You can’t blame anyone for believing that Jumanji: Welcome to the Jungle was going to be just another reboot/sequel to a film that came out ages ago. It’s something that we’re used to seeing at this point in time. Because of this now being normal, I didn’t think I would be watching a movie that would offer anything different outside of an updated version of the original, but I was actually wrong. Instead of an altered version of 1995’s Jumanji (starring the late Robin Williams), we get a feature that stands on its own in far more ways than you would think.
Four teenagers with typical teenage issues get put in detention and appear to be about to spend their day being stuck doing some boring errands as punishment. That all changes when they discover an old video game system featuring a digital version of Jumanji. While hoping to kill some time, the group of four decide to play, but instead become a part of the game after they’re sucked into it and take over the bodies of their avatars. Now, they not only have to find a way out, they realize that they only have a limited of time to band together and do so before they are lost forever.
You know there is going to be comedy, but you just don’t know how much of it will actually be any good. As it turns out, the comedy is one of the reasons why I took so well to Welcome to the Jungle. There are multiple instances where movies are supposed to be funny but miss the mark these days. Just this year, we’ve had a couple of whiffs when certain big time features relied on comedy a great deal. As they attempt to merge genres together in Hollywood, this should be expected as a continued practice, but based on what we’ve had so far, the transition doesn’t appear to be going as smoothly as many would want.
In Jumanji: Welcome to the Jungle it actually does work more often than not. One reason for that is due to there actually being comedy that fits the scenarios that we are presented with. And seeing as how the awkward situations the players are placed in provide even more opportunities for timely jokes and precarious circumstances, it all feels natural. As the game of Hollywood entertainment changes, it’s important that creators actually realize how important this is.
When looking at how well the comedy fits into the movie, I have to point out how well it blends in with the story and the characters that drive it. From the beginning, we get a pretty clear and balanced story that proves itself to be legitimate in terms of its existence throughout the film. As we find out over the course of Welcome to the Jungle, every feature that we see on the screen weaves together and is consistently present in a way that doesn’t allow viewers to lose interest. And to be honest, this isn’t the kind of movie that you would expect to do this.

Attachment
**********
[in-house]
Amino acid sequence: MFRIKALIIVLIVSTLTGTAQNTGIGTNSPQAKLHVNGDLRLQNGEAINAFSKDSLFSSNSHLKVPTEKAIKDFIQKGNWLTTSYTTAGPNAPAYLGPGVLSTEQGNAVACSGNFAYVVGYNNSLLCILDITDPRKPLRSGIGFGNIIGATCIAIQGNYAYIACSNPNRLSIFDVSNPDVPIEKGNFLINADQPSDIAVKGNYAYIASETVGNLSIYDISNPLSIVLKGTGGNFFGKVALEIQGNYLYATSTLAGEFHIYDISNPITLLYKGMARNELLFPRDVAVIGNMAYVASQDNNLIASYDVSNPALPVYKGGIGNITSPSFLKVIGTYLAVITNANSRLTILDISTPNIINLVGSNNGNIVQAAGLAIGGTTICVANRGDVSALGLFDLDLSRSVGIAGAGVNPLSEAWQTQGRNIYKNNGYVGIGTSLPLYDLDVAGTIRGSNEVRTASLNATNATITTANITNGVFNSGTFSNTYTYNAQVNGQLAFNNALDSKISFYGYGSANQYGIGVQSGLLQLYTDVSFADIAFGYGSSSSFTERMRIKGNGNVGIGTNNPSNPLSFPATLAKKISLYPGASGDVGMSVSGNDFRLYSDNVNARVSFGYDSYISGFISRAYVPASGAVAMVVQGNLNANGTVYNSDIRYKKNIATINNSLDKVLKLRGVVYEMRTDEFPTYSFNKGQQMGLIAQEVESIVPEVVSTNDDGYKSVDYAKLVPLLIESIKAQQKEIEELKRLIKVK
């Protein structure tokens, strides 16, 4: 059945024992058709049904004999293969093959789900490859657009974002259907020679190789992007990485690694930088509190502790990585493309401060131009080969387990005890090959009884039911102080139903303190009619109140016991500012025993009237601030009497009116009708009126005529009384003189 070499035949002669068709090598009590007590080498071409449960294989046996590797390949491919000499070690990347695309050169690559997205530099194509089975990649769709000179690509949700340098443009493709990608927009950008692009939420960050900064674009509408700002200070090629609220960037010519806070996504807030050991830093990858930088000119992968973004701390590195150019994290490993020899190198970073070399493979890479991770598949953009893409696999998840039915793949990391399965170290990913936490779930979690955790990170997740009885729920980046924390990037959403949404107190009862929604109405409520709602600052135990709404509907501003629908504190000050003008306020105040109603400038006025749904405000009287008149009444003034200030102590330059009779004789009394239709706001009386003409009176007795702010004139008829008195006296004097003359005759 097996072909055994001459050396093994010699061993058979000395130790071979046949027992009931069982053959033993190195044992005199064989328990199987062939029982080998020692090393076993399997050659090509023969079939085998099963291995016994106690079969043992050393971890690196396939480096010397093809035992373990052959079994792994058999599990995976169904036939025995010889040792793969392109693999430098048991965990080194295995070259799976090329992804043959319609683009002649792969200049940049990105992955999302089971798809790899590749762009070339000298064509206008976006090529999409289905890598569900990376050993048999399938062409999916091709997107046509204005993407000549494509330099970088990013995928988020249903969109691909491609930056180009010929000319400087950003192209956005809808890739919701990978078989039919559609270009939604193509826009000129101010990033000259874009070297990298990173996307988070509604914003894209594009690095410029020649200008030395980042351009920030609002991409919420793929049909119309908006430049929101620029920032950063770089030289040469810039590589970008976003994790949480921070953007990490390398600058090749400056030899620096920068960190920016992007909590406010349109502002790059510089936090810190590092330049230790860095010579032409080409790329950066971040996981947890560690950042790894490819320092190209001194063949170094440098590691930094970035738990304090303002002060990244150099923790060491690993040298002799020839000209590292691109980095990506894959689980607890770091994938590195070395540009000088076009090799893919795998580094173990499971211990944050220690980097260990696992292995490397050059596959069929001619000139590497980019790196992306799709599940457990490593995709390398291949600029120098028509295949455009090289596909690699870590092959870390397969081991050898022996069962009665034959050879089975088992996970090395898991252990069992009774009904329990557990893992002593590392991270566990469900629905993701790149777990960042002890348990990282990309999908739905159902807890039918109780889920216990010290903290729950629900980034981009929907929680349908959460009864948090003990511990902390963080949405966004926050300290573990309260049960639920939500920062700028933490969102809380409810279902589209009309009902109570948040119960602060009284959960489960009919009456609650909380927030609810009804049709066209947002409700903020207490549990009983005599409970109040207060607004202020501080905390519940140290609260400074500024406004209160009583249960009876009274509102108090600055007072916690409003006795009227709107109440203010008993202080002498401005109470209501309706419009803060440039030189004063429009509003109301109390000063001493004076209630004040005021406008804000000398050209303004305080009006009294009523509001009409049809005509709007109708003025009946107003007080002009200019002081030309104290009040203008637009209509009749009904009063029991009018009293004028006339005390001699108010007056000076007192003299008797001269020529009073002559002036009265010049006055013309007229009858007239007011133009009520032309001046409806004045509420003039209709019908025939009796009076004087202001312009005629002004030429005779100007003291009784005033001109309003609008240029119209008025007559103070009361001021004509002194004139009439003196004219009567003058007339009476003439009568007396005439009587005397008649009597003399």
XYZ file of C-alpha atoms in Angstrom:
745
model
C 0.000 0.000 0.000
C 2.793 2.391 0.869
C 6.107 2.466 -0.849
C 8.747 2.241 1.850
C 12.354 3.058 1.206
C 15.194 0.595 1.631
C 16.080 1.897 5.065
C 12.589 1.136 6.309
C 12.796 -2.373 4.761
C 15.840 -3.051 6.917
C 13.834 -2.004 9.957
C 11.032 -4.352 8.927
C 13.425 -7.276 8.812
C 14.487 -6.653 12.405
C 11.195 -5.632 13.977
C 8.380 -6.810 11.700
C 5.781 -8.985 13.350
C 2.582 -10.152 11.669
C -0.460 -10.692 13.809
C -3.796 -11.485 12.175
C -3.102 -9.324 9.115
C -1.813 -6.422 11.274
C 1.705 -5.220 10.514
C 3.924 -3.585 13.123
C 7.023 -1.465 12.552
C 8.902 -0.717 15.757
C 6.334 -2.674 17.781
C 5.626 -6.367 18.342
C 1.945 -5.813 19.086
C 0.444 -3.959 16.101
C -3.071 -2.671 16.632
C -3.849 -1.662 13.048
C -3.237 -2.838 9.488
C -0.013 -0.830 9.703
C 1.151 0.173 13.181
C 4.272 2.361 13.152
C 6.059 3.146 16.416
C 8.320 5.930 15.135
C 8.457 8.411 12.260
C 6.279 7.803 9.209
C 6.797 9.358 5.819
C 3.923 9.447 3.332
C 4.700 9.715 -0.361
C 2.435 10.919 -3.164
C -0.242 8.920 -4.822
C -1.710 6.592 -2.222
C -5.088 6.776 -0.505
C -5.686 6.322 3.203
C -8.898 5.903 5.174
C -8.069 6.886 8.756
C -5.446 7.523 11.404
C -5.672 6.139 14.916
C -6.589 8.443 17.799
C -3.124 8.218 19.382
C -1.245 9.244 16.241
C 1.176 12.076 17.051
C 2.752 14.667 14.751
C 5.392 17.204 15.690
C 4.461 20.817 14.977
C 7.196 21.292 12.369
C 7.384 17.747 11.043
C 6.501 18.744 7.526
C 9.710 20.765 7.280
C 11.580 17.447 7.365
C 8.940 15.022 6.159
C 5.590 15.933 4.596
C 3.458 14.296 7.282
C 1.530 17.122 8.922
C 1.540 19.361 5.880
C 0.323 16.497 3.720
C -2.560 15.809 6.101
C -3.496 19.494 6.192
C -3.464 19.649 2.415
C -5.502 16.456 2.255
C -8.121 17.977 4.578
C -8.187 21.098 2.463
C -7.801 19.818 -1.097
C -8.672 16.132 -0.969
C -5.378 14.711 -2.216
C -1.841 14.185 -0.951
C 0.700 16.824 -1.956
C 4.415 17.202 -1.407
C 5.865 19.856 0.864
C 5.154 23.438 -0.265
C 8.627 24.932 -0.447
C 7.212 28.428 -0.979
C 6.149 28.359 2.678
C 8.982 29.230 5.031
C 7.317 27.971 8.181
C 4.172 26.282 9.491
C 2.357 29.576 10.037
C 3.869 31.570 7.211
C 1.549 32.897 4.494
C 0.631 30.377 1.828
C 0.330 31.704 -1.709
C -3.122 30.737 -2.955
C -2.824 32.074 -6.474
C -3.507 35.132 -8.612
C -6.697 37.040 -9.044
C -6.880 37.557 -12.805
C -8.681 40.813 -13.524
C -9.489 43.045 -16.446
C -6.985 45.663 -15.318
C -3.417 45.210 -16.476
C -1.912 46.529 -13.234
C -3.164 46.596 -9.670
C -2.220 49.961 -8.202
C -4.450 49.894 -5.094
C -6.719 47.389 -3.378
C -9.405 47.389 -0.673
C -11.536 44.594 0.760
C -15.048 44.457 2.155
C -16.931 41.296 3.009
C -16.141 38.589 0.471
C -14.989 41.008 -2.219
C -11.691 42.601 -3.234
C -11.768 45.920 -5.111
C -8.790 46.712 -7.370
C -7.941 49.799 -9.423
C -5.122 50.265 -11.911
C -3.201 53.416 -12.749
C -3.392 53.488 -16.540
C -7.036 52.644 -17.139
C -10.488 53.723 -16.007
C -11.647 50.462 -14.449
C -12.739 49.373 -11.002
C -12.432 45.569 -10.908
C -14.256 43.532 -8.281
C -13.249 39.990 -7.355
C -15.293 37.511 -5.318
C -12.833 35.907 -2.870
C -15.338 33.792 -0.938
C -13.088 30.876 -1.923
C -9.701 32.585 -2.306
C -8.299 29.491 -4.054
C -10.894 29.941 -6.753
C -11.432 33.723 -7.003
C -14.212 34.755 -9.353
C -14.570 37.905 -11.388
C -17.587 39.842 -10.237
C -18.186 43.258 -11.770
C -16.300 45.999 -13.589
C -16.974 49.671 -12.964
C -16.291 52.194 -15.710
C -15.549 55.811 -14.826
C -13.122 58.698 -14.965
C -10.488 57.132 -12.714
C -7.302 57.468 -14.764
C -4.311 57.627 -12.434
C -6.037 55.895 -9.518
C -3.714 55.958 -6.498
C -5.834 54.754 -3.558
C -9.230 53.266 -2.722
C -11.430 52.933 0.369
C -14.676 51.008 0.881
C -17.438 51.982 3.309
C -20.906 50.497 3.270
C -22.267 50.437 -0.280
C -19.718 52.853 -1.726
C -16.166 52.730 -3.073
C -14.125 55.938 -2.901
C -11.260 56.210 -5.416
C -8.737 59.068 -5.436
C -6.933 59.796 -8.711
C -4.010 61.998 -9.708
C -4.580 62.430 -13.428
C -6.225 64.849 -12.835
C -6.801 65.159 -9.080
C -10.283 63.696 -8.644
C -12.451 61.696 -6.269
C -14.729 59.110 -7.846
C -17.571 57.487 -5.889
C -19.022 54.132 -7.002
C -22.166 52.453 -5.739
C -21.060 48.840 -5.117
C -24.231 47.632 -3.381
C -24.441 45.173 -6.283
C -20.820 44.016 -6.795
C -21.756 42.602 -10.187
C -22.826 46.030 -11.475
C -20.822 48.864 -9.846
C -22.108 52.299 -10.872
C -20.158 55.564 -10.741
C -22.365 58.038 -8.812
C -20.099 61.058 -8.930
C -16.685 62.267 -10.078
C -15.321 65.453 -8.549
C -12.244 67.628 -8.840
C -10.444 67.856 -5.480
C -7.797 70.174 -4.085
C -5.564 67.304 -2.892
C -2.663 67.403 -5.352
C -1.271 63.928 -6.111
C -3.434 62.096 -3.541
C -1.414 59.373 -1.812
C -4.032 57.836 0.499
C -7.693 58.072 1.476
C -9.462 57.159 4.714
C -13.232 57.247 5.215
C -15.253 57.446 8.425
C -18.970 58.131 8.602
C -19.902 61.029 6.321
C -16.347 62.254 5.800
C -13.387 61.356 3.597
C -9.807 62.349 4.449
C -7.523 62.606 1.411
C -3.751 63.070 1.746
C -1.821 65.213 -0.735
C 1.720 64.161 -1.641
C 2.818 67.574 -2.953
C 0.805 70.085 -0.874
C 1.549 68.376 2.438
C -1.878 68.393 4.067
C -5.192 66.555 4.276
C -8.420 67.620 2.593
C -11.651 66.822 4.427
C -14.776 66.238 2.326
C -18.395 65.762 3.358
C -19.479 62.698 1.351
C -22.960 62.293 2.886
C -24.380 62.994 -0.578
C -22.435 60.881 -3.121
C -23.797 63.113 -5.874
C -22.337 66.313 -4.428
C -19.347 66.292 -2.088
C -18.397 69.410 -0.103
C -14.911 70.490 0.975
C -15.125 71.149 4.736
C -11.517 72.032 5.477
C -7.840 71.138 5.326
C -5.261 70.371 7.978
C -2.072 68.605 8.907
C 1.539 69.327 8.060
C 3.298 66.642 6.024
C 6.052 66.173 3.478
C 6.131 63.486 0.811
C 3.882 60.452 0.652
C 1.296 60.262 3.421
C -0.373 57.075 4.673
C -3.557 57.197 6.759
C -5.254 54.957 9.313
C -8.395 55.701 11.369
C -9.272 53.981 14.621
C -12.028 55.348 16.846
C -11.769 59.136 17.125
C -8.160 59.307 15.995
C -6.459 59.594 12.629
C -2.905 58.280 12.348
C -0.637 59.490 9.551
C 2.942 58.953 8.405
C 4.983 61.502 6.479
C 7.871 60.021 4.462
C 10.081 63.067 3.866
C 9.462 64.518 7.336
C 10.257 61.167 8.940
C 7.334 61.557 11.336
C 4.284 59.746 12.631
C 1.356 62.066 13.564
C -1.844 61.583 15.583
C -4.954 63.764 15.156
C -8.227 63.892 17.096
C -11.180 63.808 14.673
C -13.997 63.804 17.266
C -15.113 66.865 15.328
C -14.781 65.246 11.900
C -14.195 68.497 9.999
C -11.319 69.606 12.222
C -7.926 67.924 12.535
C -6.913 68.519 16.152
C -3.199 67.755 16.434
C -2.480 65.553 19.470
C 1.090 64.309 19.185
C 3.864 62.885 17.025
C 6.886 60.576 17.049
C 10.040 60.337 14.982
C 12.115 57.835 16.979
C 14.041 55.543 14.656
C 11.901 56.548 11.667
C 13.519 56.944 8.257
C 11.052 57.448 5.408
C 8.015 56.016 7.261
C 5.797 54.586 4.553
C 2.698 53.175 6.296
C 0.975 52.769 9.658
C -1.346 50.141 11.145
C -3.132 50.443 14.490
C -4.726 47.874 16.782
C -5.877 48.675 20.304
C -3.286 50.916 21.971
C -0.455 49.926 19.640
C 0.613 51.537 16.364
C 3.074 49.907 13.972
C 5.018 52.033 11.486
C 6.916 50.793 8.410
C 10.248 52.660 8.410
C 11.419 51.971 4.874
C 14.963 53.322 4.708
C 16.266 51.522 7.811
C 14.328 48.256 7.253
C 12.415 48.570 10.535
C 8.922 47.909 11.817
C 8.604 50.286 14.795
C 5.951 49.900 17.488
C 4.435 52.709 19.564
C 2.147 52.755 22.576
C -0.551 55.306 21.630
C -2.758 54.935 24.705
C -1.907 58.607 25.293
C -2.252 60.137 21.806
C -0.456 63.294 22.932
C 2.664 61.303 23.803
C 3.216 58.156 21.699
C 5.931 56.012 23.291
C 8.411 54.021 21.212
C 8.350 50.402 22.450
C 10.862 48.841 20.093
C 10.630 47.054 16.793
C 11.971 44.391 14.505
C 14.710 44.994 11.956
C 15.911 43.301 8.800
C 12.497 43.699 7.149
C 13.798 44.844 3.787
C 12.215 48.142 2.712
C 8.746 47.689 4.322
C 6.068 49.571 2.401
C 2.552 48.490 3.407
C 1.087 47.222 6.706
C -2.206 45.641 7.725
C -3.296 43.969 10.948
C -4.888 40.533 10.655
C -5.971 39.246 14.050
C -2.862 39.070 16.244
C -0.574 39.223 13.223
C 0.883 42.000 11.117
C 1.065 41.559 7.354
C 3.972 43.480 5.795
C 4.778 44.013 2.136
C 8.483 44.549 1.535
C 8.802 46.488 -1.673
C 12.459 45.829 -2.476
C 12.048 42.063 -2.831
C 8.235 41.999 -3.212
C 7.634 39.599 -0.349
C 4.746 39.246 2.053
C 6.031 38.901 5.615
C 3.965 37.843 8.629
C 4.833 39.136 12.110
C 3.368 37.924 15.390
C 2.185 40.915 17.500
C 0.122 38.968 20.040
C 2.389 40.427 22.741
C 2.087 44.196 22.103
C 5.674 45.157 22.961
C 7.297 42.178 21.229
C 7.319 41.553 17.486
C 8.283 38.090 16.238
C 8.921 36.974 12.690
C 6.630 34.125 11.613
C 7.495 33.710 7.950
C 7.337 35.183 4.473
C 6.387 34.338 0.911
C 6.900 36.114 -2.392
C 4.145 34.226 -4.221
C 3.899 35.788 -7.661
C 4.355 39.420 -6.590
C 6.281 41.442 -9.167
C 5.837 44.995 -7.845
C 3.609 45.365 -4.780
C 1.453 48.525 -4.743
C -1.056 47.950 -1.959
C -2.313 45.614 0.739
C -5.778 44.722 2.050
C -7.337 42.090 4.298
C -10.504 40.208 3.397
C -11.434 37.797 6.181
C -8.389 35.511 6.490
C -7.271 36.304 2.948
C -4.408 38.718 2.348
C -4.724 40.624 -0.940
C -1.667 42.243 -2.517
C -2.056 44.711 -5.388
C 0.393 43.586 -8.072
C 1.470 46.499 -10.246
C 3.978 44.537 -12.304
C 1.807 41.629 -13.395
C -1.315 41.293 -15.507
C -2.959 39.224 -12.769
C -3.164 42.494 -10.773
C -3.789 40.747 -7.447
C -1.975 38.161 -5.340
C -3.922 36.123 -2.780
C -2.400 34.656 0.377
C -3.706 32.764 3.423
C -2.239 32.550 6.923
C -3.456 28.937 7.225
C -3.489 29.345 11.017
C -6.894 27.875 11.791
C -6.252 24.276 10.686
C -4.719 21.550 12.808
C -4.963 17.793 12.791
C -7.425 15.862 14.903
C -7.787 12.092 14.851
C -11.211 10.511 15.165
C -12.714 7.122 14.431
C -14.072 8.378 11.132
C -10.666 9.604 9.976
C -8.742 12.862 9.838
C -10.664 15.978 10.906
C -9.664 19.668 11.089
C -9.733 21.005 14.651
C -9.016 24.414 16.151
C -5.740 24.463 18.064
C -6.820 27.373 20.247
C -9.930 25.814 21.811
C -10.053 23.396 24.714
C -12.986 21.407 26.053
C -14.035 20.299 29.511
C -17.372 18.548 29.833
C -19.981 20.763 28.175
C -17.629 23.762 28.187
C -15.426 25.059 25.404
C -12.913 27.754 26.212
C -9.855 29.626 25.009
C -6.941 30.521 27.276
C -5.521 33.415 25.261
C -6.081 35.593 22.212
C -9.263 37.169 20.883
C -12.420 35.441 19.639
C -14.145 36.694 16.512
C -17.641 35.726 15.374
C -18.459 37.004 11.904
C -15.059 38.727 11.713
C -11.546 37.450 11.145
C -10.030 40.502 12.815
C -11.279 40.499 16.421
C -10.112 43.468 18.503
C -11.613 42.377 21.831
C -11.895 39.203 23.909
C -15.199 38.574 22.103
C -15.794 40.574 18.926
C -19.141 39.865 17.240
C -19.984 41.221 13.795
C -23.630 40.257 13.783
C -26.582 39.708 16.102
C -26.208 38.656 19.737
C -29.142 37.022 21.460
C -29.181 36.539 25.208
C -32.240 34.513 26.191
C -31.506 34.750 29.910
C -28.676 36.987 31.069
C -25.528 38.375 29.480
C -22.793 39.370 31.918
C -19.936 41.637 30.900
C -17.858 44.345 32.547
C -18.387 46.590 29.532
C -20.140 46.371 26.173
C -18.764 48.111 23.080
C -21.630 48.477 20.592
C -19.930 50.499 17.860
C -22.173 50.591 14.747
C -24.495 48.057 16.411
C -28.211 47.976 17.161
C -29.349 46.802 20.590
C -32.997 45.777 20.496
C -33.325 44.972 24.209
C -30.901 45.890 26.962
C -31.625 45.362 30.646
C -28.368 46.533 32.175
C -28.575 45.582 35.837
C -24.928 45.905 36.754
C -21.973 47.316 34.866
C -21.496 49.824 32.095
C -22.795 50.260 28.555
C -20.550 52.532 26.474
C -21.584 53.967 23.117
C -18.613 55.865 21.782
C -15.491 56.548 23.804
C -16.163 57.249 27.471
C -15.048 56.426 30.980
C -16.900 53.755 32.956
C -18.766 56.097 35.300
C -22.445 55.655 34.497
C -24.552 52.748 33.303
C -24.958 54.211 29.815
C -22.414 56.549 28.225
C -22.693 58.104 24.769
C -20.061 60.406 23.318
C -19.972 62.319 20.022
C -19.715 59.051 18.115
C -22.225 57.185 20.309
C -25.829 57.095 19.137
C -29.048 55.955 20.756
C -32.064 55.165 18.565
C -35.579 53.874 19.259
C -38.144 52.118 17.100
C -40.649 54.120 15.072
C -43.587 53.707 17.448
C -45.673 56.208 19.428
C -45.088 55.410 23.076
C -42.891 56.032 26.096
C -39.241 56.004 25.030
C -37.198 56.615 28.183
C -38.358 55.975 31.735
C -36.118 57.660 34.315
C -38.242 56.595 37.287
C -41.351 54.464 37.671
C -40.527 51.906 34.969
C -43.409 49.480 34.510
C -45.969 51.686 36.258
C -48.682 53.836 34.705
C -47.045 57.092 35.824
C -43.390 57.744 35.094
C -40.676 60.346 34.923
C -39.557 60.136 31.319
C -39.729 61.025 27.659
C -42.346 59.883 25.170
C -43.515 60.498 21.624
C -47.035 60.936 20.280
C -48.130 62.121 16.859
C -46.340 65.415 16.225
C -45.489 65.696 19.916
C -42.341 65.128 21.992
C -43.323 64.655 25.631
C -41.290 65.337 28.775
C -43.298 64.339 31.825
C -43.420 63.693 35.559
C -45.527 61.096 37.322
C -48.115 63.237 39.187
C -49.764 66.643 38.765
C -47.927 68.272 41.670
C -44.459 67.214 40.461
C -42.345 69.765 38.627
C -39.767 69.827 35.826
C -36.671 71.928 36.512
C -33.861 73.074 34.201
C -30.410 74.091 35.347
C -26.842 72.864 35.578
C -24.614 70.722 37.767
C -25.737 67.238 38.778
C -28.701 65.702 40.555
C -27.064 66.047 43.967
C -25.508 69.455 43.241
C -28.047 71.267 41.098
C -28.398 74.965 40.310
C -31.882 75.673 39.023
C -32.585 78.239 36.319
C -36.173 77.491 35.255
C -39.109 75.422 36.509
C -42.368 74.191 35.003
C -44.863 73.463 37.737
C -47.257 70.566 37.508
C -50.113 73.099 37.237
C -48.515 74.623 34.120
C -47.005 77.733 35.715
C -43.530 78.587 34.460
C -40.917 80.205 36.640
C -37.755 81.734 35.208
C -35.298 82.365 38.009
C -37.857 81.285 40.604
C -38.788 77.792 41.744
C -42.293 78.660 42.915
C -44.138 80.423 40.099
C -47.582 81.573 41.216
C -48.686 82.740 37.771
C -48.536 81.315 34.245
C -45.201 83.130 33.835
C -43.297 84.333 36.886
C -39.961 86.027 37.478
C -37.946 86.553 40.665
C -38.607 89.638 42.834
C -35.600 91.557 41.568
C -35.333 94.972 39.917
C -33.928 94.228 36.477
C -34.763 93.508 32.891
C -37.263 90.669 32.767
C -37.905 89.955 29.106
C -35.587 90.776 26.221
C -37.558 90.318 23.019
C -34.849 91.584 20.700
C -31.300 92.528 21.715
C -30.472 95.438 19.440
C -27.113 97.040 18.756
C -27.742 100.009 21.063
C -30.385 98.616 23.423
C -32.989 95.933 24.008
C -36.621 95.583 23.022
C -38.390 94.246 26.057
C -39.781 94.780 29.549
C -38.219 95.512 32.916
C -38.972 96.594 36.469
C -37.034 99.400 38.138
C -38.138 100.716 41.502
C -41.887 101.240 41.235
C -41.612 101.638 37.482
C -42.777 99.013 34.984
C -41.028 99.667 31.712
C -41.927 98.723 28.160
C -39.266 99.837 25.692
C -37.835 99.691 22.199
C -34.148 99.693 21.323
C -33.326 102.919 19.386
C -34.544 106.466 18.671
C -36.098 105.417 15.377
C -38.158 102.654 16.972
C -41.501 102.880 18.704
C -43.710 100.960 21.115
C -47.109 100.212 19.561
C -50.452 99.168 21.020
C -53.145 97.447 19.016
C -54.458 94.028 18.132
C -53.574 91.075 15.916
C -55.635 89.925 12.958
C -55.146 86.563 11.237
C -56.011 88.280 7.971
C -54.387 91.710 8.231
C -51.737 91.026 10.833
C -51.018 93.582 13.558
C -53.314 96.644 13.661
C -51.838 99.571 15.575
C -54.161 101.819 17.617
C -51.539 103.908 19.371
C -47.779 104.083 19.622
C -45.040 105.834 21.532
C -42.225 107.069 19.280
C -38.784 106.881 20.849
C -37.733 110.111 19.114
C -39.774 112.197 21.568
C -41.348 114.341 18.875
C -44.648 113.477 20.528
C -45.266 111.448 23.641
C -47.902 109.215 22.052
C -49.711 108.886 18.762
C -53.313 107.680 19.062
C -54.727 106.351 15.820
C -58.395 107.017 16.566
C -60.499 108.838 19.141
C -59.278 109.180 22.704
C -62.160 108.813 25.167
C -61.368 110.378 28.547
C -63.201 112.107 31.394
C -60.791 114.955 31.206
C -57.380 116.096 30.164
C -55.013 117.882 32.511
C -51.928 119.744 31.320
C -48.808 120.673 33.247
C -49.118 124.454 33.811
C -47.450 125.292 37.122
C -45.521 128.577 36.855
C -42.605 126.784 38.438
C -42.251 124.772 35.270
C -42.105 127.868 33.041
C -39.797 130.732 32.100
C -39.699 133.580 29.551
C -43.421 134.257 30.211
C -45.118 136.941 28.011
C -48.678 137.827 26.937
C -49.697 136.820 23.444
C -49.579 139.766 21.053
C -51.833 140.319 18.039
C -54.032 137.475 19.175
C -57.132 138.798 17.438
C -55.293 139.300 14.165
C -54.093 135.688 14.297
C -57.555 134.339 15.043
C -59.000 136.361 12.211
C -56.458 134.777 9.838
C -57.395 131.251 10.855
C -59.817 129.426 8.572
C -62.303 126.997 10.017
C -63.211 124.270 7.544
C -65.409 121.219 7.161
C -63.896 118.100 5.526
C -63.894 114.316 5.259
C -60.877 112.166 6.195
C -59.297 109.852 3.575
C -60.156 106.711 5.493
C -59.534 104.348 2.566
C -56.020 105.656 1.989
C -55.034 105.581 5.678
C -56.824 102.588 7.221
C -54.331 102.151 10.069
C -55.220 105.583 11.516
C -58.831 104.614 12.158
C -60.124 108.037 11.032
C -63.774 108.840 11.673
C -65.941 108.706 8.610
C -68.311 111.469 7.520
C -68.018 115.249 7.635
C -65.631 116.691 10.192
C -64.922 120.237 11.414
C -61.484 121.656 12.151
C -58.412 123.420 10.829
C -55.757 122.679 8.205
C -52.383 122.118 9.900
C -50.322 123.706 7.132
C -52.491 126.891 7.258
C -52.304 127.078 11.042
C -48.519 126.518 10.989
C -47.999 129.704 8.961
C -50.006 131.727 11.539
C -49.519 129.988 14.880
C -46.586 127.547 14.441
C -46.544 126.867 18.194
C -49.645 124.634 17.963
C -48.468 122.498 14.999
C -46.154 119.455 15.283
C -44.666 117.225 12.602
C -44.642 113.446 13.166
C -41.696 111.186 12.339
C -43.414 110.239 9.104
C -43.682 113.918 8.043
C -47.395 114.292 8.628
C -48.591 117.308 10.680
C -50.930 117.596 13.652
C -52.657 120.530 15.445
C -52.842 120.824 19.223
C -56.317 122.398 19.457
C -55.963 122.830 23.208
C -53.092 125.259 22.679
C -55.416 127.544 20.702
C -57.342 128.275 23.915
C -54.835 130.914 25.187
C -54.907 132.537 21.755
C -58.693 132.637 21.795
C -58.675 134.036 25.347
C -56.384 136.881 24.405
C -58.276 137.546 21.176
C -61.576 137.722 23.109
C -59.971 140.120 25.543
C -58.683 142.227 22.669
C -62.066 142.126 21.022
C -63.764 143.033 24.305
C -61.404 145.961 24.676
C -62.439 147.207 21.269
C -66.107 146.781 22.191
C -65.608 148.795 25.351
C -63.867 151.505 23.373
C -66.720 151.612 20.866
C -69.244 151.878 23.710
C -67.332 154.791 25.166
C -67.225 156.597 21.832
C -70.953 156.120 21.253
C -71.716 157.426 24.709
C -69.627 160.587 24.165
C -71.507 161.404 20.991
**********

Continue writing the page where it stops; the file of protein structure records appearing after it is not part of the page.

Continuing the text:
They put so much effort into this that we get something that makes sure to effectively tie in the proper elements that are seen in video games that are based on these types of adventures. This part isn’t perfect, but almost all of it is accurate. The only part that isn’t accurate is ignored to make some of the dramatic parts of this work as well as it needs to when the time comes. Outside of this one issue, just about everything else that I can remember is right where it needs to be.
On the surface, it’s a silly concept that appears to be an attempt to reboot a movie that came out over twenty years ago. Based on that, it’s reasonable for people not to take it too seriously. I could see the people behind this having that same mentality when developing it, but they actually wanted to make a good feature film even though they probably didn’t have to in the minds of many who just want to have a few laughs and a fun time.
As far as the characters are concerned, they all have unique arcs that allow each of them to stand out. Under ordinary circumstances, some characters are pushed to the side in order to focus on some of the bigger named actors that are starring. Here, that doesn’t happen as each person with what looks to be a relevant role turns out to actually have a relevant role. For myself, I can appreciate the balance as it allows for viewers to focus on things that help carry a film that may be a little longer than expected.
In Welcome to the Jungle, every one of these kids has an individual arc. And with each arc, each teenager is used to teach some kind of lesson to younger members of the audience. This is something that I’m sure caring parents will appreciate, but this is also the kind of direction that properly adds value to the film in narrative terms. And while they are stuck in the game throughout most of the film’s run time, all of what the characters have to deal with is connected to the personal lives of they have outside of the video game that they find themselves trapped in.
I’m happy to have recently been able to see a movie with a coherent story and multiple character arcs that match up well. I’m just surprised that it was Jumanji: Welcome to the Jungle. Much of what we get today from Hollywood hopes to do the same and inspire as well, but they rarely have the genuine ability to do so. Unlike those pictures, this has something to say and makes sure that what’s being spoken of is relevant to all sorts of people regardless of who they actually are. I don’t know how well this movie will do financially, but it deserves to shine as it’s entertaining, unexpectedly fresh, and unpredictably kind of deep.
Director: Jake Kasdan
Film Length: 111 minutes
Release Date: December 20, 2017
Distributor: Columbia Pictures
- Score - 7/107/10